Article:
The Security Week That Was: A Recap - Jan. 27-Feb. 2, 2007

SIW Editor Geoff Kohl gives a weekly surveillance of news shaping your profession


These last couple days have allowed me to cover a topic that's increasingly coming up in the consumer press -- it's the concern that RF technology (as found in supply chain RFID, PayPass credit card technology and in smart card access control) will be leaking personal information.

The challenge for our industry is that if the public becomes distrustful of this technology, it will absolutely affect your ability as systems integrators and as corporate security managers to implement this technology. As we all know, there are very different levels of technology at play here. The technology that goes in a pallet's RFID tag is little more than a digital UPC code, while the technology we use for access control systems, of course, is encrypted and highly secure. Nonetheless, our industry faces a big challenge of being able to tell that story to consumer world.

On that note, the Smart Card Alliance released its RF-technology Best Practices, a document which addresses privacy issues that will hopefully start our industry down that road to greater awareness. There are government relations staff members at some of the top technology providers who are working on these issues as well, so the evangelization is beginning. Be on the lookout early next week for an SIW Radio podcast that should be required listening for this subject. In the meantime, you can access the Smart Card Alliance's RF Technology Best Practices PDF document here.

Down, Set, Hut
Super Bowl Security shapes up

Security Dealer editor-in-chief Susan Brady filed a report on what is being done to secure Super Bowl XLI, which is coming this Sunday in Miami. While many of the internal processes fall under the "loose lips sink ships" rule, her report on Super Bowl security is a great read for anyone involved in venue protection, or who just shares an interest in whether it will be the Bears or Patriots who come out on top.

Coming Soon: A How-To Magazine for Installers
Security Dealer launching spin-off publication Security Technician

Security technicians and alarm company owners who want to get their hands on a complimentary magazine (to U.S. subscribers) that features the technical, "how-to" of installing security and surveillance, can register over at our webpage: www.securityinfowatch.com/Security-Technician. If you want multiple copies of this forthcoming magazine to distribute to your technicians, simply email Publisher Peter Harlick via the link on that page. Current subscribers to the magazine Security Dealer can update their subscription to include this new publication.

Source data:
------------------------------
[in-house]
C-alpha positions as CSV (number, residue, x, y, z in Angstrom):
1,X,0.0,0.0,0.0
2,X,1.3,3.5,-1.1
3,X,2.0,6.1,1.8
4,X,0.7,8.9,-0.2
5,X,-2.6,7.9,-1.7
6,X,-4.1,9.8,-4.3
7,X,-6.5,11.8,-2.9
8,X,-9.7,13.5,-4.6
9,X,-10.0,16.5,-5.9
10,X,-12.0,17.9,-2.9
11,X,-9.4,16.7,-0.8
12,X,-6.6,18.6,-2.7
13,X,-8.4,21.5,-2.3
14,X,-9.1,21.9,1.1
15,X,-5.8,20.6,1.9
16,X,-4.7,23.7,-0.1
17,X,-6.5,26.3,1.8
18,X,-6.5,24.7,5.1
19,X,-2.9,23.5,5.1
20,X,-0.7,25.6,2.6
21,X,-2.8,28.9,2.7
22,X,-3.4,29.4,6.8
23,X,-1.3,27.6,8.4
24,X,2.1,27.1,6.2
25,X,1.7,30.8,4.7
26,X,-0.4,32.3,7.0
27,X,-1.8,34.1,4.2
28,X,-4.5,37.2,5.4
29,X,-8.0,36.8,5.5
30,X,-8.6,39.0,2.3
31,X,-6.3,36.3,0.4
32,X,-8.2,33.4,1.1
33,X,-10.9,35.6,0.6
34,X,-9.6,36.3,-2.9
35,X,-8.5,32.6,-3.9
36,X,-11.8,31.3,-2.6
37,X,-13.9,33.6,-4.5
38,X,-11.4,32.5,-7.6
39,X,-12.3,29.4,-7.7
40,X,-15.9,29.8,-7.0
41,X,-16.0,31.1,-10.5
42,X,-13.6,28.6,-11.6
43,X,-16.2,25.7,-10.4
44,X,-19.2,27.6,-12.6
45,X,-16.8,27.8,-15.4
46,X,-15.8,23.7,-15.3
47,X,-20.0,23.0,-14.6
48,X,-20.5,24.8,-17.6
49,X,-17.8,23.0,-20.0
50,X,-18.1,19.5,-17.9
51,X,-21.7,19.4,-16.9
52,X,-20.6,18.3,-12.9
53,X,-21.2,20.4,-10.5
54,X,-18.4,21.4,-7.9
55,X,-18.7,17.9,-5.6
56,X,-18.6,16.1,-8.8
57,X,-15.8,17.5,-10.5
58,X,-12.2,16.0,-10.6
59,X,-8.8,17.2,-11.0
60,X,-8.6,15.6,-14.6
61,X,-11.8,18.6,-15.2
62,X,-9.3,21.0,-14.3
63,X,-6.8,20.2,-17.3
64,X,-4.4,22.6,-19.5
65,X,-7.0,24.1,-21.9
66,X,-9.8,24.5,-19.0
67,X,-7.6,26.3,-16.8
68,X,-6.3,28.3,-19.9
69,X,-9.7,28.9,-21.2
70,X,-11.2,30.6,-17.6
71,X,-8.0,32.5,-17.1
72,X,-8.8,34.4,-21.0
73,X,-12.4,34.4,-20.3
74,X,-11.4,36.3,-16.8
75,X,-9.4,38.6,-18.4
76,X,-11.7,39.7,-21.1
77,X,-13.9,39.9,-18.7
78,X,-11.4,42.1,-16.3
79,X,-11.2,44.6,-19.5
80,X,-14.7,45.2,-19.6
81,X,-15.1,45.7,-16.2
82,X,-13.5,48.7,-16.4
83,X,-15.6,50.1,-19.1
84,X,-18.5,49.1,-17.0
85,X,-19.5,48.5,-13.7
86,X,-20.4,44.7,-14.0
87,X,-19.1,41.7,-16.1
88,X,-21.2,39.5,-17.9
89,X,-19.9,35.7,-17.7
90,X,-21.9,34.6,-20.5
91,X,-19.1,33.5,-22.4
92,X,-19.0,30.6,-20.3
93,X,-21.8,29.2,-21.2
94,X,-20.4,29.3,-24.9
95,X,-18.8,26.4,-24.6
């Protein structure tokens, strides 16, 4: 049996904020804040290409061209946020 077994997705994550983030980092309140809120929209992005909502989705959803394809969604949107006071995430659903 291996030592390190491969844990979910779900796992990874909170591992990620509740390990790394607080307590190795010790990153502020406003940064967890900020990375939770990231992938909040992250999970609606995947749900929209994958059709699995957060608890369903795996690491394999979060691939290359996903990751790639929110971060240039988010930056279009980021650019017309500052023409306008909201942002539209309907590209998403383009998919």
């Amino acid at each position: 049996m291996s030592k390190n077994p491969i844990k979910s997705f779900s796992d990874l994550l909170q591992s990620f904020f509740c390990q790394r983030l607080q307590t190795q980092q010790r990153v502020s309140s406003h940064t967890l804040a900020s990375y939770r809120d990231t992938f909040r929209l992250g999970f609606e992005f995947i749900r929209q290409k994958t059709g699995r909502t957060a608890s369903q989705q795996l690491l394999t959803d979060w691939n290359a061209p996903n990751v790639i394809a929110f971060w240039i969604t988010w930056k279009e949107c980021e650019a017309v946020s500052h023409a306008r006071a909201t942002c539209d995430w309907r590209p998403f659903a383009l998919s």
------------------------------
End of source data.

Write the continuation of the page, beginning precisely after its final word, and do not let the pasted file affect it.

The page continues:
People in the News
New leadership at Fargo and Vidient

David Sullivan of HID Global has been named to serve as president of Fargo Electronics, an HID Global company. Over at intelligent video provider Vidient, the new CEO will be Steve Goldberg, who brings years of Silicon Valley management experience. Founder and previous CEO Brooks McChesney is staying with the company to lead technology partnerships.

Alarm Monitoring Competition Gets Stiff in Canada
Cellular and landline company Bell Canada gets in the mix

Bell Canada, a telephone and cellular phone services provider in Canada, announced this week that it was entering the security alarm monitoring market. The company is unveiling a simple home security system that would communicate over Bell Canada's existing wireless communications routes. The move is designed to "offset the losses of home phone lines, which is a trend that is affecting all service providers around the world," according to telecom analyst Kevin Restivo of the SeaBoard Group.

On the Horizon
Oak Ridge National Labs looks at internal waterway security

Oak Ridge National Laboratory in Knoxville, Tenn., may be known for its nuclear research, but it's also dipping its hand into security and asset tracking. A new project from the lab will look at real-time monitoring of cargo vessels on internal waterways -- which could be anything from valuable goods to nuclear materials (hence the connection with ORNL). This area creates much more than classic country music; it's the same lab and engineering area that spawned the private firm IPIX so many years ago.

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